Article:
Since the very first firearms appeared on the battlefield, weaponeers have looked for ways to send more bullets at the enemy. So when the Pentagon cooked up the 40-millimeter grenade in the late 1950s, American engineers wasted little time in developing plans for even faster firing versions.
In 1962, the U.S. Navy also got into the quick-firing grenade launcher business. The result was an almost anachronistic, hand-cranked grenade launcher that was both easy to operate and relatively light.
The new Mk-18 represented an entirely new class of weapons. While the sailing branch quickly phased out these early grenade-tossing guns, the launcher set the stage for weapons the American military still uses today.
“This weapon, Mk-18 Mod 0, represents the introduction … of a new concept in weaponry,” George Chinn wrote in the fifth and final volume of his definitive work The Machine Gun. “It is the first step past the single-shot M-79 grenade launcher.”
The Army’s M-79 was a common and effective — if crude — grenade launcher. The weapon looked like a sort of oversized sawed-off shotgun. Troops nicknamed the launchers “bloopers” or “thump guns.” A soldier could lob a 40-millimeter high-explosive shell well beyond where they could throw a hand grenade.
But these same rounds in a single-shot launcher made the idea of a small, rapid-firing grenade machine gun possible, according to Chinn. Even better, the Honeywell Corporation had started development of the Mk-18 on its own initiative.
“Honeywell had anticipated the need for a simple, inexpensive and extremely mobile rapid fire weapon … with an effective capability for delivering large quantities of explosive grenades,” Chinn explained.
We don’t know why Honeywell chose a dated design using a manual crank. But weapons like the Gatling and Gardner guns had successfully proven that manually operated mechanisms worked just fine almost a century earlier.
The design did keep the Mk-18 extremely simple. At its heart, the launcher centered around two large gears, one on top of the other. A fiberglass belt held the grenades in place as they moved into position.
The teeth on the sprockets formed a sealed cavity when they lined up. As a sailor cranked the handle, the belted cartridges would feed from one side into the firing chamber and empty shell casings came spitting out the other.
The rotating handle also pulled back and released the firing pin at the right moments. The firing mechanism itself, with a large knob at the end, could be locked in place and doubled as the safety switch.
All of these components sat inside a metal shell. The whole weapon weighed 19 pounds—less than a standard M-60 machine gun. Individual belts generally held 25 grenades. A shooter could fire off the rounds as they could turn the handle.
“[But] single rounds may be fired easily by merely rotating the crank one half revolution,” Chinn noted. “Firing rates as high as 250 rounds per minute may be achieved.”
Two years after starting the project, Honeywell patented the design. A year later, the company began producing the weapons for the Navy. The sailing branch end up buying around 1,200 of the launchers.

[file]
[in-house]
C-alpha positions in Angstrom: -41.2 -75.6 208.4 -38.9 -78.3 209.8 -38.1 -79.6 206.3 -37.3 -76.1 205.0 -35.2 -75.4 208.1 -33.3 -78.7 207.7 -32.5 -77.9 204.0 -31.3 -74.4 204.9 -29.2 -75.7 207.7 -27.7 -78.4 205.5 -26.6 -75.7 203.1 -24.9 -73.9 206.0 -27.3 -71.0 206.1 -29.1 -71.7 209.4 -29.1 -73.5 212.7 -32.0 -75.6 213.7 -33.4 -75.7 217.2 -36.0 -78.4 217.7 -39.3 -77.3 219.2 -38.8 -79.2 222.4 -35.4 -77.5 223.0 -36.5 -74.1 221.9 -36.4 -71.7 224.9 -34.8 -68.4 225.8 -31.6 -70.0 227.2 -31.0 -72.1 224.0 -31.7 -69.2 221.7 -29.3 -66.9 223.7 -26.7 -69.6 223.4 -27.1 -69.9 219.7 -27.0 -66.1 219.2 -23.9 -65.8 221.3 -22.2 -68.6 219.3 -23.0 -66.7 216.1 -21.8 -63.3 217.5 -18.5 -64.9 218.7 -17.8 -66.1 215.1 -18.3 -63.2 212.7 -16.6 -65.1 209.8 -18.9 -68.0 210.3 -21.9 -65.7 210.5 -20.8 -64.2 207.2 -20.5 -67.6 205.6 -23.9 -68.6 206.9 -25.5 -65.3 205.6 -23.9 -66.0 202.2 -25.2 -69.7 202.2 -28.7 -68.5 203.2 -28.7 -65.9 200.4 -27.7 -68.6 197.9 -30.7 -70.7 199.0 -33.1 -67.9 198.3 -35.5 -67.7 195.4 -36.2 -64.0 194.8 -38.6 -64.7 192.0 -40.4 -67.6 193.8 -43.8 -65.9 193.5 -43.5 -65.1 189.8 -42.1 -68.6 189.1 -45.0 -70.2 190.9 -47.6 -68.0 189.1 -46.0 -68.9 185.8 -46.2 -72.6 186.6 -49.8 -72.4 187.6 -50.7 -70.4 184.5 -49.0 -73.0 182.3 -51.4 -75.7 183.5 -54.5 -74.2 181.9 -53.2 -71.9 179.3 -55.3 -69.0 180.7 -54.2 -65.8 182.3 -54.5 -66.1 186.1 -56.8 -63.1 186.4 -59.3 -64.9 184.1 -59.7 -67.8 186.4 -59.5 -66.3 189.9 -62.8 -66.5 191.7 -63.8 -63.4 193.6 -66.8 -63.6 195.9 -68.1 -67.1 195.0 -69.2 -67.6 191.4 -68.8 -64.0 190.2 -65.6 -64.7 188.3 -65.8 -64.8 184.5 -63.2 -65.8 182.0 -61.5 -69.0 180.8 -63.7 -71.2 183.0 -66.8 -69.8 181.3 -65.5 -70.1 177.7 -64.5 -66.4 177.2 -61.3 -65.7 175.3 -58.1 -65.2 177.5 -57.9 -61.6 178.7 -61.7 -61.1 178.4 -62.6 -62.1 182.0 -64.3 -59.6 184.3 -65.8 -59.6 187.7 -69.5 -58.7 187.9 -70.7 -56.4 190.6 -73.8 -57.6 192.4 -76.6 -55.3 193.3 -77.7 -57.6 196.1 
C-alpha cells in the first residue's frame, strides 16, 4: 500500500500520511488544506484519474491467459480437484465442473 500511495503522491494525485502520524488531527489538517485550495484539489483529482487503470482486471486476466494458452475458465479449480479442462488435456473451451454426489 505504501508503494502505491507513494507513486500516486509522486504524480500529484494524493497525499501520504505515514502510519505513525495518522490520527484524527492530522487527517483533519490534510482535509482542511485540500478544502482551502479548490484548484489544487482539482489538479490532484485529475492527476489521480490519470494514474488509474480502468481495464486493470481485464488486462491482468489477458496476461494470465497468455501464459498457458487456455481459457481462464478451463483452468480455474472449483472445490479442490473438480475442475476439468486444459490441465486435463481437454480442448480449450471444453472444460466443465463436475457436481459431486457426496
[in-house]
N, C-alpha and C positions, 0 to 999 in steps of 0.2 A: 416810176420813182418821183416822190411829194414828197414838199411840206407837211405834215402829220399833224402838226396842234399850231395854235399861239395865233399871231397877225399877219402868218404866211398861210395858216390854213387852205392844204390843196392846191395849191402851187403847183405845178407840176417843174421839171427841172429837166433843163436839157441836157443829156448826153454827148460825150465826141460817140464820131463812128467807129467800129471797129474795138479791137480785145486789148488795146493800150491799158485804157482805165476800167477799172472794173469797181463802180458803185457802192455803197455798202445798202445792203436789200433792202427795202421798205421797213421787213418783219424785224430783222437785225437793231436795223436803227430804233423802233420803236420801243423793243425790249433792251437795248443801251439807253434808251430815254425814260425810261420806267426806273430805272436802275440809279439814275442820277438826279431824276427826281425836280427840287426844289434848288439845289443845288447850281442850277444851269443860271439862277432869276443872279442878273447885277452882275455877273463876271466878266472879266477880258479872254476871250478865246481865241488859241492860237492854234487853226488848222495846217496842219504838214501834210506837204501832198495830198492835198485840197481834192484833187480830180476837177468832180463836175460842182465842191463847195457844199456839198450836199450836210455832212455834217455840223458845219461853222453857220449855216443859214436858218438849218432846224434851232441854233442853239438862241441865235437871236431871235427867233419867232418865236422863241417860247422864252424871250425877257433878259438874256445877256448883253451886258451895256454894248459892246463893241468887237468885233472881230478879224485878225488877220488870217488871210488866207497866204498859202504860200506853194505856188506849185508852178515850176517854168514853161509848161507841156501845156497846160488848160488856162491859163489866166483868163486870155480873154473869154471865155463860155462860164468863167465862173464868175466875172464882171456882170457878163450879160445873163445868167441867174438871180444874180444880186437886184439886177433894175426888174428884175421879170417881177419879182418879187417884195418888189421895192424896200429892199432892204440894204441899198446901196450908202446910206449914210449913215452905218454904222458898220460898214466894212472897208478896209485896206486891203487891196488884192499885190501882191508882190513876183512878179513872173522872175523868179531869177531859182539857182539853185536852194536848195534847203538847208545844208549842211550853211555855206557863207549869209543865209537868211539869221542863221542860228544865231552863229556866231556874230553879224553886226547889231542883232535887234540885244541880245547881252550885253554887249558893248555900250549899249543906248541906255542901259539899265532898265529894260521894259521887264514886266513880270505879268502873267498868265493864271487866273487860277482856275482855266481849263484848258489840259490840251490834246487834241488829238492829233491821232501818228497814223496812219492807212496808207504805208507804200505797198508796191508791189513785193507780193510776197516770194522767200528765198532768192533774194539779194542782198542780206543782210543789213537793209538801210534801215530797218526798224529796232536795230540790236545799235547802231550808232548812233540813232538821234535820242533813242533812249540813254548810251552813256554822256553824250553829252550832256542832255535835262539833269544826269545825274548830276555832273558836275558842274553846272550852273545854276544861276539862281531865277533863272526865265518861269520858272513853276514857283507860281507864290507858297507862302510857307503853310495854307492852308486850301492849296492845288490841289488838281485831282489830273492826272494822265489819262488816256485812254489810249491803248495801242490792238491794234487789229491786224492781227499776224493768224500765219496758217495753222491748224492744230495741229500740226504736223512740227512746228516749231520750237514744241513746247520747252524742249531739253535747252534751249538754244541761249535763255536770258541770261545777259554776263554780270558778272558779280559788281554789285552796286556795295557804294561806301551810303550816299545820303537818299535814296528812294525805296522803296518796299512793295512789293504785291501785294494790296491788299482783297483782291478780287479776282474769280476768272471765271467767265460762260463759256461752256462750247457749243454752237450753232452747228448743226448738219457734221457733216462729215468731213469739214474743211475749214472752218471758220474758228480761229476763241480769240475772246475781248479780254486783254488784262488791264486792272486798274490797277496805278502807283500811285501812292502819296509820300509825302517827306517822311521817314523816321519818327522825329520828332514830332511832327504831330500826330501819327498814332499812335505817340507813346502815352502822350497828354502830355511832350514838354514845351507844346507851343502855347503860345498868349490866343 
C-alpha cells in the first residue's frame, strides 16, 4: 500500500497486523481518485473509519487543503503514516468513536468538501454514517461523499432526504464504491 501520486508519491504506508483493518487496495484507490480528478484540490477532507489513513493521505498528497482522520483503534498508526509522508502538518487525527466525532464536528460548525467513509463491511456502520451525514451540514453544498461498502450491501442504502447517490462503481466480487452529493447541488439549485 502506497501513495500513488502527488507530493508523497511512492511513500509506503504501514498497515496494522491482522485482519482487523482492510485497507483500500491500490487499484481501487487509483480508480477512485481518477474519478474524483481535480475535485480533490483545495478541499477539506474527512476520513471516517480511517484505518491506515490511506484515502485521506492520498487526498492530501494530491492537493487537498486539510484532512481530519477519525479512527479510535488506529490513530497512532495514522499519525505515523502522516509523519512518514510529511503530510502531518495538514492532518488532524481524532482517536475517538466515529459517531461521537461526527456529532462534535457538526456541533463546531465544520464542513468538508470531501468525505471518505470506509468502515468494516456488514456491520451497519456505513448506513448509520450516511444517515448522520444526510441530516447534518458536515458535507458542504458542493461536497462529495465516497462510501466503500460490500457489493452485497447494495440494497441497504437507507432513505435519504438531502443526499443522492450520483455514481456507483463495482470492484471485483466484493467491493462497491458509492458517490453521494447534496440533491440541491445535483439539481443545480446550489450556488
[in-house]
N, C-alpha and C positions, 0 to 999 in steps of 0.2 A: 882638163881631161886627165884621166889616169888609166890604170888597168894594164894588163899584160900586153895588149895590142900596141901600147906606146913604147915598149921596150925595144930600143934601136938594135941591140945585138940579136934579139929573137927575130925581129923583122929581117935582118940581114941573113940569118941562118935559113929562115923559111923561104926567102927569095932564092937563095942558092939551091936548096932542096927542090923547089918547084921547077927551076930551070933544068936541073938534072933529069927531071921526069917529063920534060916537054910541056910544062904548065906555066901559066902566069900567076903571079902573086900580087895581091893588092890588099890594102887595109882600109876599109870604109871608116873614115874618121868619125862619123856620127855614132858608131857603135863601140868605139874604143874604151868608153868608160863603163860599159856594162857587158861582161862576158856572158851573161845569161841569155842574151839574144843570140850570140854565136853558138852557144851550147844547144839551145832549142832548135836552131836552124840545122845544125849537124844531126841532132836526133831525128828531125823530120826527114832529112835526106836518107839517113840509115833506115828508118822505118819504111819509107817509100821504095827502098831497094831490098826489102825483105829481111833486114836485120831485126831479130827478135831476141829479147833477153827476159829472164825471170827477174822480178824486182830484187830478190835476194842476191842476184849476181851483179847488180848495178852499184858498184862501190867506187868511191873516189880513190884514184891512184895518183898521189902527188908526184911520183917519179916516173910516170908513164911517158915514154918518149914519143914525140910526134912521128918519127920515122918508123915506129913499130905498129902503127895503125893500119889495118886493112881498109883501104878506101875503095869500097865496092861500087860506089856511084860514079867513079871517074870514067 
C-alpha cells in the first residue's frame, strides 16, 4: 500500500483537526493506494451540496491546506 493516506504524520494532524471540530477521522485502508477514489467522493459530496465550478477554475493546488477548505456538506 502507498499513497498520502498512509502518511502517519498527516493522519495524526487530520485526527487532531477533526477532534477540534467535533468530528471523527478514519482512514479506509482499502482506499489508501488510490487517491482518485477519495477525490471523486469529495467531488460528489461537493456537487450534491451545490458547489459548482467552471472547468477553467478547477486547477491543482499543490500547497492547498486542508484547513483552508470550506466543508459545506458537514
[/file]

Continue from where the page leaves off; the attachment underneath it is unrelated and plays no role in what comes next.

With America at war in Southeast Asia, the weapons quickly made their way to Vietnam’s rivers and canals.
Fast-moving patrol boats and heavily armored landing craft sported the guns in addition to a slew of other weapons. In some cases, enterprising crews even strapped the launchers on top of .50-caliber machine guns for more firepower.
The Navy’s elite SEAL teams also bolted Mk-18s onto their specialized support craft. The rapid-firing launchers could help break up ambushes or drive off enemy forces in hot pursuit.
Unfortunately, the guns also had a number of serious flaws.
For one, the belts were specific to the gun. Grenades had to be put through a special machine to link them together. The whole system could jam up if a cartridge ended up misaligned in its loop. Cranking too fast could cause the mechanism to seize.
Far worse, the crude firing pin might fail to strike the primer and set off the propellant. In the field, these issues could be a matter of life and death.
However, Honeywell’s design did show that an automatic grenade launcher could be devastating on the battlefield. Both the Army and the Navy took the basic idea and moved on to true, fully-automatic designs.
While the ground combat branch moved first, developing its own grenade guns at the same time as Honeywell’s team, the Army expected to mount the weapons on helicopters and vehicles. As a result, the launchers generally required an external power source.
In an amusing twist, the Army ended up experimenting with a manually cranked version of one of these designs, dubbed the XM-173. The plan was for ground troops to use the launcher on a tripod.
But as with the Mk-18, the XM-173 quickly became obsolete as a flood of new designs became available. Unlike Honeywell’s design, the Army’s gun never saw combat.
In 1966, the Navy began work on an improved weapon, the Mk-19. Nearly two decades later, the Army decided to pick up the launchers for their own soldiers, too. Today, the guns are used across the services by troops on the ground and on armored vehicles.
This article by Darien Cavanaugh originally appeared at War is Boring in 2015.